Mary Ann Appleseed


20210917_104136Growing up, I heard the familiar legend of

Johnny Appleseed.  With two apple trees

of our own now, I am reminded of the

tale.  I don’t recall Johnny speaking of


apple thieves.  We have the four-legged

and two-legged variety.  The four-legged

thieves are messy.  They take a few bites

of an apple and then simply discard it.


Perhaps these bushy tails got distracted

by a passing car or neighbor out walking

the dog.   The two-legged variety would

refer to neighbors and assorted friends.


John, Don, and Isaac picked up the branches

on Tuesdays.  I know this from observing and

finally stopping the very tall truck with

my arm in the air and hand motion to stop.


This week, even the truck driver Don was

emboldened or hungry at the end of their route.

Driver Don motioned to John to pick an apple

off the tree.  Well, well, I thought.  I must


stop the truck to chat briefly which I did.

John responded he was from a nearby

town.   I informed him that he had selected

apples from my favorite kind:  Empire.


Next, I explained the other tree had

red delicious variety.  I expect that they

will continue to pluck apples off the

trees as long as they are there.


A neighbor told me she had tried one

of the Empire apples.  It was so tasty.

Normally, these ripen toward the end

of September so perhaps they have


matured earlier this year.  We gave

this neighbor a bushel basket full of

our apple crop.  This year they look

as beautiful as store bought ones.


I imagine our own John Appleseed will

continue his thefts of tasty apples.

Admittedly, who can really resist these

low-hanging gems.  Do you have a favorite?


Posted in Empire apples, Johnny Appleseed, Red Delicious apples | Tagged , , | 14 Comments

How Was School Today?

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After sitting down to dinner with my parents

at either head of the table, our Dad would ask

this question after we finished saying Grace

together before our shared meal.  Memories


flooded my mind as I observed how silent

our neighborhood became because the

children had returned to school.  I envisioned

dinner conversations at their tables.  Exciting.

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I don’t remember who started to answer our

Dad’s question nightly.  Whoever had the most

urgent news I suppose.  Results of a test in one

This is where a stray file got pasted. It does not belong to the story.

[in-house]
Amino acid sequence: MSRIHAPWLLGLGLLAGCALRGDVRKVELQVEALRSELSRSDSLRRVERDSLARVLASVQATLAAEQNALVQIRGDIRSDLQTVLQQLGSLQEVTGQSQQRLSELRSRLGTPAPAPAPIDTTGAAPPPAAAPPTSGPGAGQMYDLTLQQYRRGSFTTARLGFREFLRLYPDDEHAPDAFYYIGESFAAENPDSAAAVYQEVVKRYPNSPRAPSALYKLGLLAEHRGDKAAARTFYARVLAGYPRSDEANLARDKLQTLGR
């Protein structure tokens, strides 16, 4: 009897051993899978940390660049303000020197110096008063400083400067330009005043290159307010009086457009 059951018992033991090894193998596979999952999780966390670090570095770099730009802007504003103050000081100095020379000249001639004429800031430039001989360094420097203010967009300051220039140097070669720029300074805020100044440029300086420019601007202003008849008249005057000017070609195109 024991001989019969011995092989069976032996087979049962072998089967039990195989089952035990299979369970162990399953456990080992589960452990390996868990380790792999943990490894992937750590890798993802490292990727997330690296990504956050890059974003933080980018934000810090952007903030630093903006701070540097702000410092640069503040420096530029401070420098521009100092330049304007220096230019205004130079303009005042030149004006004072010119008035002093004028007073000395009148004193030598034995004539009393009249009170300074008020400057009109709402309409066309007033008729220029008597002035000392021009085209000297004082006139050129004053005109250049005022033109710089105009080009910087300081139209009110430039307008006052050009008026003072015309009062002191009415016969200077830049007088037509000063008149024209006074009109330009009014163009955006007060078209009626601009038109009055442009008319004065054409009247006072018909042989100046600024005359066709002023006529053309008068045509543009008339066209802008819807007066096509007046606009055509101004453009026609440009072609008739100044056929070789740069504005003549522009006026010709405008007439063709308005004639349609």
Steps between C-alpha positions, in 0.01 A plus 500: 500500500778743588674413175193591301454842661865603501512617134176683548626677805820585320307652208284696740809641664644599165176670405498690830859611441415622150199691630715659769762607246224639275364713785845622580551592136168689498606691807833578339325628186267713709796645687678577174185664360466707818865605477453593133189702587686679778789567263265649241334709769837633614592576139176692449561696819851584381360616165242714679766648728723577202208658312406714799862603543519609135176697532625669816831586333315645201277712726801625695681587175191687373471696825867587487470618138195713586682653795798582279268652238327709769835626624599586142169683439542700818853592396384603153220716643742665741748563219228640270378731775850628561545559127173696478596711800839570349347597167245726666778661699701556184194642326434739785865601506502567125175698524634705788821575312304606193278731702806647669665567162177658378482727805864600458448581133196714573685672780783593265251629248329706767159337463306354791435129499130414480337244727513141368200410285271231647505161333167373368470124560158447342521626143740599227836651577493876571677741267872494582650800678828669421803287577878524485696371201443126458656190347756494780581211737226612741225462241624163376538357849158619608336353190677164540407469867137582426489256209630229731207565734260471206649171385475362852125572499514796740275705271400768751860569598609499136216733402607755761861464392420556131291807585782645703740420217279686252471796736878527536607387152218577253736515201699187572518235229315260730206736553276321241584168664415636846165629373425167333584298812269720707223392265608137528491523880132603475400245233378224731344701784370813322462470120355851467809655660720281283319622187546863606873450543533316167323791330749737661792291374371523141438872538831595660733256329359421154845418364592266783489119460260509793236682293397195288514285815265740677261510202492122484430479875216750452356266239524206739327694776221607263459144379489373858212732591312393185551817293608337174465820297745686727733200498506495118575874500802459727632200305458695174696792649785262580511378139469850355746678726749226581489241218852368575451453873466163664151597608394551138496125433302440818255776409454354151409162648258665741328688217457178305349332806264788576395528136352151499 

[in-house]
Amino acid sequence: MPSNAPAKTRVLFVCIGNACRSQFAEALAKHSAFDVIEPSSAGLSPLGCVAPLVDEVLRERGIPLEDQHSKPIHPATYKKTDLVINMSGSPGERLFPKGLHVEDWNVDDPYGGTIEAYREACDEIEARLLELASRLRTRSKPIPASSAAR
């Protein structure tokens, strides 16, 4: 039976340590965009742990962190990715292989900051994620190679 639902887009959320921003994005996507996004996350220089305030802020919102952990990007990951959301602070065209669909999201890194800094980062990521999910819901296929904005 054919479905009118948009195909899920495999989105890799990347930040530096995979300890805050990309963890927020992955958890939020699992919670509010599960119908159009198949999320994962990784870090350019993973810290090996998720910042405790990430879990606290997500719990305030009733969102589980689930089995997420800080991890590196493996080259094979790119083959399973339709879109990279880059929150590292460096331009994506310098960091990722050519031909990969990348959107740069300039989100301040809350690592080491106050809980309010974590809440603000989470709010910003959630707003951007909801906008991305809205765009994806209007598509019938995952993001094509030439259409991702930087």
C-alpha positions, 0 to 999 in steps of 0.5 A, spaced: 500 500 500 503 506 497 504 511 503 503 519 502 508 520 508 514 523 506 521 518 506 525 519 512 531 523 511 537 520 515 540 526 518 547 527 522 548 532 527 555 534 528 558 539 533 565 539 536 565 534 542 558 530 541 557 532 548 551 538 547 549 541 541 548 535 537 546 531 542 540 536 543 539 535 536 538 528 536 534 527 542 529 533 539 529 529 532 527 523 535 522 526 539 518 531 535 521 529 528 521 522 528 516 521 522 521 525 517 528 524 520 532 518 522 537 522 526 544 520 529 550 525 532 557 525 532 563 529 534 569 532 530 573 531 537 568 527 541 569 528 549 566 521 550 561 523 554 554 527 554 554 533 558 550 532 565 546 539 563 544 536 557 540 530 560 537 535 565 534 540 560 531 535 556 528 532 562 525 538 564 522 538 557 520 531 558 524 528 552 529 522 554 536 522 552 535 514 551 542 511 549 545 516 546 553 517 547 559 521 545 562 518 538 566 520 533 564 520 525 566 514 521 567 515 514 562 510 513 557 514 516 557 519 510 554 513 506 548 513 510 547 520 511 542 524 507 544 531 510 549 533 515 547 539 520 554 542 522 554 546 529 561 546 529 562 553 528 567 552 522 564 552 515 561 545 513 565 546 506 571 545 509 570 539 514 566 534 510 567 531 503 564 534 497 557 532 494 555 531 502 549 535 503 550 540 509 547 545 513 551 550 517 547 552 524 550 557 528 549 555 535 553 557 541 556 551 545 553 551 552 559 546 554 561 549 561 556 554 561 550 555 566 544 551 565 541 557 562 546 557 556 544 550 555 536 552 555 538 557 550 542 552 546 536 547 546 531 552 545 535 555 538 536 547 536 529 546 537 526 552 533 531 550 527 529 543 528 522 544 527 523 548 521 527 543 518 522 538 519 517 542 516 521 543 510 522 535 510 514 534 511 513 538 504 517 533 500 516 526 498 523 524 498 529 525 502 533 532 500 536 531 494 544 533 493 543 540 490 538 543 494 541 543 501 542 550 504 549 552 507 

subject or how strict a teacher was.  News.

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Grumblings.  Happy reports.  Our parents were

genuinely interested in our answers.  Education

was at the top of the list of importance.  If we

had something negative to report, more questions

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resulted until a resolution could be discerned.

Our parents were active participants in the

parent organizations both in Massachusetts

as well as in Colorado.  Our Dad brought a

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German guest to one of our high school

meetings:   Herr (Mr.) Bode.  Our Dad spoke

a little German, but his accent when he

introduced the gentleman was such


that people around shook the gentleman’s

hand while declaring “Glad to meet you,

Herb.”  Mind you, that was not his first name

but the resulting German pronunciation!

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Today in recalling such events, I am mildly

amused and no longer mortified by our

Dad’s German pronunciation.  Our Dad’s declaration

to us repeated quite often over the years

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was that he wanted to live long enough to

see all his daughters graduate from college.

After obtaining five degrees in German,

I surpassed his expectations.  He passed


during my first Fulbright Year in Germany

but not before telling me how proud he

was of me and of all his daughters.  His words

are forever engraved in my heart.  Thanks, Dad.

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Our Dad’s love and interest in our

education remains today and has been

passed on to our two children.  My fervent

hope is for all parents to take an interest

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in the education of their children and

to talk about it at the dinner table during

those formative years.  From generation

to generation, the seed is thus planted.

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Posted in dinner table talk, education, saying Grace, school | Tagged , , , , , , , | 17 Comments

Our Valued Friends


Cedric and David are our friends. On Mondays.

we wave to one another, greet one another and

exchange pleasantries.  If we are perchance not home,

David will bring the blue bins up to the door.  These


are our sanitation engineers whose task it is to empty

trash cans left curbside.  Tony, Desiree, Alexis and

Andy take turns delivering our mail.  Our route is

the longest at 14 miles.  Fae is the early bird who


delivers the newspaper three times per week.

Where would we be without such great friends

in our lives?  At school, teachers greeted custodians

and had brief conversations from time to time.


For holidays, we brought them cookies and other

baked goodies or a pizza.  These friends belong

to the family of man.  We remain grateful for

their services.  To break up an otherwise


mundane day, I have made it my habit to

wave to the truck drivers as they stop to

pick up trash.  It’s not a glamorous job but

a necessary one.   We look out for one another.


Last October, young David lost his mother and

was not on our route for a few weeks.  I expressed

my thoughts and offered prayers for him and his

mother.  Walking in another’s shoes makes


for a more pleasant world.  It is, after all, the

golden rule in action.  How do you feel when

someone looks into your eyes and smiles while

saying a few words?  Having compassion for


our fellow individuals whom we encounter in

life is as easy as a smile and a wave.  Offering an

apple from our apple trees is a simple gesture.

Sharing our abundance with others.